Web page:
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National silence to mark Manchester Arena attack anniversary

A service of remembrance will be held at Manchester Cathedral for those affected by the suicide bombing one year on.

A national one-minute silence will be held on the anniversary of the Manchester Arena atrocity to remember the 22 people who lost their lives.

The Duke of Cambridge and Prime Minister Theresa May will be among those attending a service of remembrance at Manchester Cathedral, along with families of the victims of the suicide bombing, the injured, the first responders to the scene, civic leaders and other national figures.

The May 22 invitation-only service, held between 2pm and 3pm, will incorporate the national silence at 2.30pm, which will be marked at UK government buildings.

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Manchester Arena victims

Members of the public will be able to watch proceedings on a big screen in nearby Cathedral Gardens, while the service will also be screened at York Minster, Liverpool Metropolitan Cathedral and Glasgow Cathedral.

Later, more than 3,000 singers from local choirs will join forces and share the spirit of solidarity at the Manchester Together – With One Voice event in the city’s Albert Square from 7.30pm to 9pm.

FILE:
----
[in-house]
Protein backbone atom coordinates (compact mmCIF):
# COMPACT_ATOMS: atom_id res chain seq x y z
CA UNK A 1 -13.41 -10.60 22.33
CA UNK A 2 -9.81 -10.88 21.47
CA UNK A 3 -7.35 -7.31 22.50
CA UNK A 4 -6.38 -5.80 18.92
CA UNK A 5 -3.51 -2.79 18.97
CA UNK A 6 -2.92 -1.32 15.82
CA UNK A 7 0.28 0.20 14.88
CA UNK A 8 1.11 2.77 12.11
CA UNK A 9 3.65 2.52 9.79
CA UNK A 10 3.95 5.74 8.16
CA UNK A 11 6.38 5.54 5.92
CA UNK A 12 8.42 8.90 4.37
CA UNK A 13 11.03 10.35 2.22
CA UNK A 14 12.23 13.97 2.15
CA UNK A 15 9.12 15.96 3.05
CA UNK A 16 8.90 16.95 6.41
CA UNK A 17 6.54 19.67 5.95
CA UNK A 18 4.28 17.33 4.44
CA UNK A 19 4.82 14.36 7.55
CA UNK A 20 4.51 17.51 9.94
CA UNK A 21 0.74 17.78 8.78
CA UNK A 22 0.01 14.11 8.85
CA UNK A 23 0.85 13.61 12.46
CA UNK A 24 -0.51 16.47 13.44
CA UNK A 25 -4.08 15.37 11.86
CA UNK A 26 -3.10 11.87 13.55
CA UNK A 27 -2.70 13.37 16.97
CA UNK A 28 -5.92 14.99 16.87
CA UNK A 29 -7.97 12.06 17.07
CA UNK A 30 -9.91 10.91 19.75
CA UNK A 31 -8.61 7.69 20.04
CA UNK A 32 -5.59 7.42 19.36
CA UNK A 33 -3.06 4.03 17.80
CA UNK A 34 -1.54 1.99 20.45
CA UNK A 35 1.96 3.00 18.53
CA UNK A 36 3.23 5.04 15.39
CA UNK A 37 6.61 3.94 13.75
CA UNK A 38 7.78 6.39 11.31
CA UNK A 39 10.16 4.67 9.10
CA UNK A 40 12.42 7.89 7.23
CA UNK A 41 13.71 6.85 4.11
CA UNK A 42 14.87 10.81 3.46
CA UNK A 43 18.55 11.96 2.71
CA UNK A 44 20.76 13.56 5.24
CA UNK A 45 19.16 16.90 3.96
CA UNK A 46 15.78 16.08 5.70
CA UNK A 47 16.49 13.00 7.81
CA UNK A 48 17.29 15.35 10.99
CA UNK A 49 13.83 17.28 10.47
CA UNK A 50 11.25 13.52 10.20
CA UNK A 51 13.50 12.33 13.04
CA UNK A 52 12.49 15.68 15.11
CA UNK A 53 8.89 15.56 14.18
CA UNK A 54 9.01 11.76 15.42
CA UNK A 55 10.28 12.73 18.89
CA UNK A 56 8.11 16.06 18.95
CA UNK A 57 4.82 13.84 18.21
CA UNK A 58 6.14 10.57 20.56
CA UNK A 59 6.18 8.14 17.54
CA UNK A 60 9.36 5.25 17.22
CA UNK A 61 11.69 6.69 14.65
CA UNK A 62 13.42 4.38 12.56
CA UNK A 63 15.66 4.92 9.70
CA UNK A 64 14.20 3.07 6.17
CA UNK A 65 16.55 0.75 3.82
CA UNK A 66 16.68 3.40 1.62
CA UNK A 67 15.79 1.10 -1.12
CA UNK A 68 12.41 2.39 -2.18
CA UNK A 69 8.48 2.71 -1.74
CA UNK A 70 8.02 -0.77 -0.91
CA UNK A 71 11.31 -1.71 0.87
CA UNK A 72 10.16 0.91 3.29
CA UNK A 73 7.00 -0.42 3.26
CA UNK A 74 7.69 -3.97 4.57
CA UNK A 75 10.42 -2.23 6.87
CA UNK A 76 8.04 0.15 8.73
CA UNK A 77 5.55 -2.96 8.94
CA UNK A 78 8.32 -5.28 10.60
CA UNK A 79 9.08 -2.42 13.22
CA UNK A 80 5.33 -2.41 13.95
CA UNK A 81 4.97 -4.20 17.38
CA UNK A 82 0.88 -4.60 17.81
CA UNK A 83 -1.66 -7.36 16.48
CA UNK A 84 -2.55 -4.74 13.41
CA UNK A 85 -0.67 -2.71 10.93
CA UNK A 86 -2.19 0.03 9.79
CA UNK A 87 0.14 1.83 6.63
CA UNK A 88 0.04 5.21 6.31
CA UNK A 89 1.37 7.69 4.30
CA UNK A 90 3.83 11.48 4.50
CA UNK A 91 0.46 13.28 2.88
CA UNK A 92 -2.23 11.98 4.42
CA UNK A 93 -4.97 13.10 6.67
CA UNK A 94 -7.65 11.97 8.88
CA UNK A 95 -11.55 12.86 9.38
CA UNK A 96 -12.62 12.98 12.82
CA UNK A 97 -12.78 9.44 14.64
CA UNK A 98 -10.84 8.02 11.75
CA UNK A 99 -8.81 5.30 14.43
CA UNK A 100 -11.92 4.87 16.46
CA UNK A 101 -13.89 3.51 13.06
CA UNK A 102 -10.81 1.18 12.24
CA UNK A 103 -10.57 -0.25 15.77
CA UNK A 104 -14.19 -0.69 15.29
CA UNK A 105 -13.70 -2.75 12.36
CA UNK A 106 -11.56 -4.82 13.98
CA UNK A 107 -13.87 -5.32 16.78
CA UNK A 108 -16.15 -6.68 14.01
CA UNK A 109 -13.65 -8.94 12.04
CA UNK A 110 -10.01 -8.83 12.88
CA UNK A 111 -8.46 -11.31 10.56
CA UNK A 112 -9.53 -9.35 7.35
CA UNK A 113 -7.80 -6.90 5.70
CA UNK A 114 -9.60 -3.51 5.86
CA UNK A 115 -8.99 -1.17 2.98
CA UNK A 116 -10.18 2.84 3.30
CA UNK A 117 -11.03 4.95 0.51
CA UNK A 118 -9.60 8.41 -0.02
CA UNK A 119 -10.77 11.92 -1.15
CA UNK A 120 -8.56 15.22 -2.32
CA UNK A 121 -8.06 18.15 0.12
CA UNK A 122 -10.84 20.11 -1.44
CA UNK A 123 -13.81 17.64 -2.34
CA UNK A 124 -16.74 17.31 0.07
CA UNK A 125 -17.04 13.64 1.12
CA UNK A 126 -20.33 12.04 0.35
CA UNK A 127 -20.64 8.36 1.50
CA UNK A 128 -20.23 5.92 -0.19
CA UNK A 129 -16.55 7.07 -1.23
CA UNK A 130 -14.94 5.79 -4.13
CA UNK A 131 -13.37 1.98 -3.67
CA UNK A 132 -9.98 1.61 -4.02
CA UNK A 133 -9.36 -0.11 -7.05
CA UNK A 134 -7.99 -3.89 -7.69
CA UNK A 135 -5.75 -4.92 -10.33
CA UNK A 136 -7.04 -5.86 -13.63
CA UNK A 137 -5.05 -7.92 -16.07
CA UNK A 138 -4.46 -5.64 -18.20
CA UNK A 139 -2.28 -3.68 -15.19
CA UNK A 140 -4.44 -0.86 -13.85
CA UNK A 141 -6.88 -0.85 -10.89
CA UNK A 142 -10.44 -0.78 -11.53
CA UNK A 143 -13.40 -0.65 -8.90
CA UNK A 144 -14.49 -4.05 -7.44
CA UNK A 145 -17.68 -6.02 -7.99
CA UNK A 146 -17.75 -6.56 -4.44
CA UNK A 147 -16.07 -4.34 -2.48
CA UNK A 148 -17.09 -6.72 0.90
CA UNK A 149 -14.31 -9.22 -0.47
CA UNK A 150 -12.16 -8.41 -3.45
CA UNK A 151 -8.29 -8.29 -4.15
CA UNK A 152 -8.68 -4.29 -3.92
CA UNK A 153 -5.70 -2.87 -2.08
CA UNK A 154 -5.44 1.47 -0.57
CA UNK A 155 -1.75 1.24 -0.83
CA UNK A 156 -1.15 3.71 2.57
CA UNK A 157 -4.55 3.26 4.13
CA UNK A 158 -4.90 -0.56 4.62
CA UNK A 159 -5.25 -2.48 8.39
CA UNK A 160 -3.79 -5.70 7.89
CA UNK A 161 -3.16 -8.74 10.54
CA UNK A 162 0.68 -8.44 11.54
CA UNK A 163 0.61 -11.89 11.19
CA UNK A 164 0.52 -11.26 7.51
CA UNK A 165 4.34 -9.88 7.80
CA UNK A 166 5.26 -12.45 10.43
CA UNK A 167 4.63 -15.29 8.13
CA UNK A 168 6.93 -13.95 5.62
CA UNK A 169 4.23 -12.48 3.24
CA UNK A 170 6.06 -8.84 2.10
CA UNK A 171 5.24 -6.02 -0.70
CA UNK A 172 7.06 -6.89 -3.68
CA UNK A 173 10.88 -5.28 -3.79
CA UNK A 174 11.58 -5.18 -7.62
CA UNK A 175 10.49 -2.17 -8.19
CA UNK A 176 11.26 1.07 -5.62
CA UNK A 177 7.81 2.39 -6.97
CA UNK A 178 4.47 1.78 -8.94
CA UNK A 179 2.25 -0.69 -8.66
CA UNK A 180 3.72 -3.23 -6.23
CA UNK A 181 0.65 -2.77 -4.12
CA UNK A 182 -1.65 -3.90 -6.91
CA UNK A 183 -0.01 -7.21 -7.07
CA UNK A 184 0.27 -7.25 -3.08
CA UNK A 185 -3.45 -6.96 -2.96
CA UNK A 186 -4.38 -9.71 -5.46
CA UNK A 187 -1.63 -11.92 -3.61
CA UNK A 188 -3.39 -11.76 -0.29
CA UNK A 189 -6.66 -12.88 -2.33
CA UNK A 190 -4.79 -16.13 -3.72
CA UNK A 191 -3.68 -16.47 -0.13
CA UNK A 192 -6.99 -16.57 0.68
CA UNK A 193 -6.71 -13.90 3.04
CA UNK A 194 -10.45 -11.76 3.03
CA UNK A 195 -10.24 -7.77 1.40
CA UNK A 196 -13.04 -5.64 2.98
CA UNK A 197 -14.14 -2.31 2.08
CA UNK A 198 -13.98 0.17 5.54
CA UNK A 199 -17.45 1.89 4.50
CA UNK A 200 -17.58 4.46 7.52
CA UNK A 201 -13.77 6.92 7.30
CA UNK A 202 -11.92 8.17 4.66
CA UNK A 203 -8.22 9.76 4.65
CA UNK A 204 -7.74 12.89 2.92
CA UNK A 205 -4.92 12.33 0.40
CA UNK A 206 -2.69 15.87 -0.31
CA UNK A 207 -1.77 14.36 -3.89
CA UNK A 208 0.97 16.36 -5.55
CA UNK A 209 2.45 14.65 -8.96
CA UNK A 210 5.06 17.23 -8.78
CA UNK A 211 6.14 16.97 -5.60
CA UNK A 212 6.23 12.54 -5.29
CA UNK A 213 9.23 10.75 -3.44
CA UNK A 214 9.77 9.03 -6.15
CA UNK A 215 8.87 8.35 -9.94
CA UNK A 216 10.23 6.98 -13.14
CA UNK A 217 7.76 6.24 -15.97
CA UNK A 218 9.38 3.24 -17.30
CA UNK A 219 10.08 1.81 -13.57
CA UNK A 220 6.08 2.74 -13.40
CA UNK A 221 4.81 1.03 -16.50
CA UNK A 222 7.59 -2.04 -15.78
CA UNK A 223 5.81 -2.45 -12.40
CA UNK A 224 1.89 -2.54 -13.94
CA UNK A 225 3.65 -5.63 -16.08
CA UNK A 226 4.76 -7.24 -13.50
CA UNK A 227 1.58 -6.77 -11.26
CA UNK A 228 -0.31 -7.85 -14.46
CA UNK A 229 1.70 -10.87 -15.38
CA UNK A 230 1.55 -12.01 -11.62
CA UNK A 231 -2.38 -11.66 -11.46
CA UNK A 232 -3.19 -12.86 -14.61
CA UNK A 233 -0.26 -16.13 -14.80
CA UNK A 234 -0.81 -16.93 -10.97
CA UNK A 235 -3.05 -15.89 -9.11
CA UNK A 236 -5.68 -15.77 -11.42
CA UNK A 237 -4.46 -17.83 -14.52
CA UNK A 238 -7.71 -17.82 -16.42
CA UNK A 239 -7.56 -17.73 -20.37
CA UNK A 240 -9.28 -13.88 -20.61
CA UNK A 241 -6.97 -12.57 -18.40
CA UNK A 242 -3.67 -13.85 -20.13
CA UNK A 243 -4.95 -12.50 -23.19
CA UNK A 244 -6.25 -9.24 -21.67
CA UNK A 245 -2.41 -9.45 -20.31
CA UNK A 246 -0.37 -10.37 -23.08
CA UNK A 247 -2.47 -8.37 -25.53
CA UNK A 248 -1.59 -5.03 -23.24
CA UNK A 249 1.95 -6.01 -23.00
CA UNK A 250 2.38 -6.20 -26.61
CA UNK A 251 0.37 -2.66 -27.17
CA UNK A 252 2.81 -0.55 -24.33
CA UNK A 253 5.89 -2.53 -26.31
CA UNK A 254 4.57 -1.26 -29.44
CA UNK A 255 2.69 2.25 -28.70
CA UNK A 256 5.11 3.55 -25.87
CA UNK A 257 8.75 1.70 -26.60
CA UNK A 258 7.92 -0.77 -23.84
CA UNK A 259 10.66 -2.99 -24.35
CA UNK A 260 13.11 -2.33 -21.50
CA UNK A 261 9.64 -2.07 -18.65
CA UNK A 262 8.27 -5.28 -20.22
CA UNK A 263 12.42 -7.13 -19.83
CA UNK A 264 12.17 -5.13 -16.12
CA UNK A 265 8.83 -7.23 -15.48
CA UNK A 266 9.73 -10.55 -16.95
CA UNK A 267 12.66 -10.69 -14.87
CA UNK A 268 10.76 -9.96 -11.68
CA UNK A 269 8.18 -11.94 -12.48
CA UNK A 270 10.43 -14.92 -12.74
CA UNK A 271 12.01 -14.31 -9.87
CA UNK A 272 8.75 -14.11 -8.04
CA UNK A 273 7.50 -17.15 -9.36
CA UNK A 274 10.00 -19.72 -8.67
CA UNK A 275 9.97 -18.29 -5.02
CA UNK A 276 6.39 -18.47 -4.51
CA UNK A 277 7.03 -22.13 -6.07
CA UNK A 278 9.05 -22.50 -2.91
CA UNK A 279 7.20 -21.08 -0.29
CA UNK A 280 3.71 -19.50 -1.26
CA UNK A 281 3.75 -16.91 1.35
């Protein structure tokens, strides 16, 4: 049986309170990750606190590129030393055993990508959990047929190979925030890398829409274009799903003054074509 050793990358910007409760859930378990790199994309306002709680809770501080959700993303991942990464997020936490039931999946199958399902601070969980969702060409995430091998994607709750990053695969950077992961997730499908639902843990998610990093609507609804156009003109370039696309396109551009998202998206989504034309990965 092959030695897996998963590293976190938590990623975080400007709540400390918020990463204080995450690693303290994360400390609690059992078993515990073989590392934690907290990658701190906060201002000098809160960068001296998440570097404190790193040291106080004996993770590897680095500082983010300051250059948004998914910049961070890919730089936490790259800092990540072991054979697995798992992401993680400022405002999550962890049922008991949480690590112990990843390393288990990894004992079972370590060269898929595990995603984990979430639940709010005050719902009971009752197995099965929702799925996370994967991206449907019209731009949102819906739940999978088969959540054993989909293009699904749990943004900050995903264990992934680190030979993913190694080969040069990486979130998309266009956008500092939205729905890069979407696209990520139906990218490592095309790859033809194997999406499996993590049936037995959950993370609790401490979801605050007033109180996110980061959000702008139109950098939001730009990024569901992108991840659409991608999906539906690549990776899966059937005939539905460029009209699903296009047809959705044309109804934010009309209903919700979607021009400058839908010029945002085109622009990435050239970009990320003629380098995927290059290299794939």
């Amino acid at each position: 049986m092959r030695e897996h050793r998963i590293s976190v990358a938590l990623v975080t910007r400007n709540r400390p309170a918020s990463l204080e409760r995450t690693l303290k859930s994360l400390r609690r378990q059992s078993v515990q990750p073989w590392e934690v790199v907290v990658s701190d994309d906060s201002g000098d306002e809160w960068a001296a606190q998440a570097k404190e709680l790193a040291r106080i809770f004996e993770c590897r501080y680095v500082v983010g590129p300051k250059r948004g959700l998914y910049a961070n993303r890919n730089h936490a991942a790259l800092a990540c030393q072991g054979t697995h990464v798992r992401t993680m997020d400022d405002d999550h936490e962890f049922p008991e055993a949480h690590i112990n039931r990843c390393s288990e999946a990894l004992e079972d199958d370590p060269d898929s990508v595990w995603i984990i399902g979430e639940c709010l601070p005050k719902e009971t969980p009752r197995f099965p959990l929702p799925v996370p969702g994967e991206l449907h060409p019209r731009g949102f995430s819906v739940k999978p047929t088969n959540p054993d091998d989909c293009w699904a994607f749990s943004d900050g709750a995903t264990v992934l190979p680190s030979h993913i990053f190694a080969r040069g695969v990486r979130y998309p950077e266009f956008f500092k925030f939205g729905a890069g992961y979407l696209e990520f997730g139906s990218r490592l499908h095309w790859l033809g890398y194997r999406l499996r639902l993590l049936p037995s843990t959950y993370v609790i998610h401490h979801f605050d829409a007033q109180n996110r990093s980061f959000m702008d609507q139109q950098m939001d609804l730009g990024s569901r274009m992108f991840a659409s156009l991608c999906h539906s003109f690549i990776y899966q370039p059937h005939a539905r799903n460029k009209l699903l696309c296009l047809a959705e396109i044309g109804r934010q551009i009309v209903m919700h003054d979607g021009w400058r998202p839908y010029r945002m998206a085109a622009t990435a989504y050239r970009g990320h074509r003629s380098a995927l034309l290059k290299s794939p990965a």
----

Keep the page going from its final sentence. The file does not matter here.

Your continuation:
Among those performing are the Manchester Survivors Choir, a group made up people who were at the Arena on the night of the fateful Ariane Grande concert, and Parrs Wood High School’s Harmony Group, whose post-attack tribute went viral last year.

A mass 30-minute communal singalong finale promises to be the highlight of the concert, with songs including Ariana Grande’s One Last Time, One Day Like This by Elbow, Don’t Look Back In Anger by Oasis and Never Forget by Take That.

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Manchester Arena incident

At 10.31pm, bells will ring out from buildings across the city centre to mark the moment when the attack took place 12 months ago.

Song lyrics will be projected at St Ann’s Church, St Ann’s Square and New Cathedral Street from dusk on May 22 and on following nights up to May 26.

Families of the 22 people who lost their lives were invited to suggest a single line from a song which had a personal resonance for them, along with members of the public.

Well-wishers have also been encouraged to share messages of tribute, solidarity and love, and hang them on the Trees of Hope trail throughout the city.

Volunteers will hand out specially designed cardboard tags from May 19 onwards to be placed on any of 28 Japanese maple trees along a route from Victoria Station to St Ann’s Square.

Each message will be preserved and kept – alongside tributes left last year – in an archive of the city’s response to the attack. The trees themselves will remain in the city centre.

Plans for a permanent memorial in the city are continuing.

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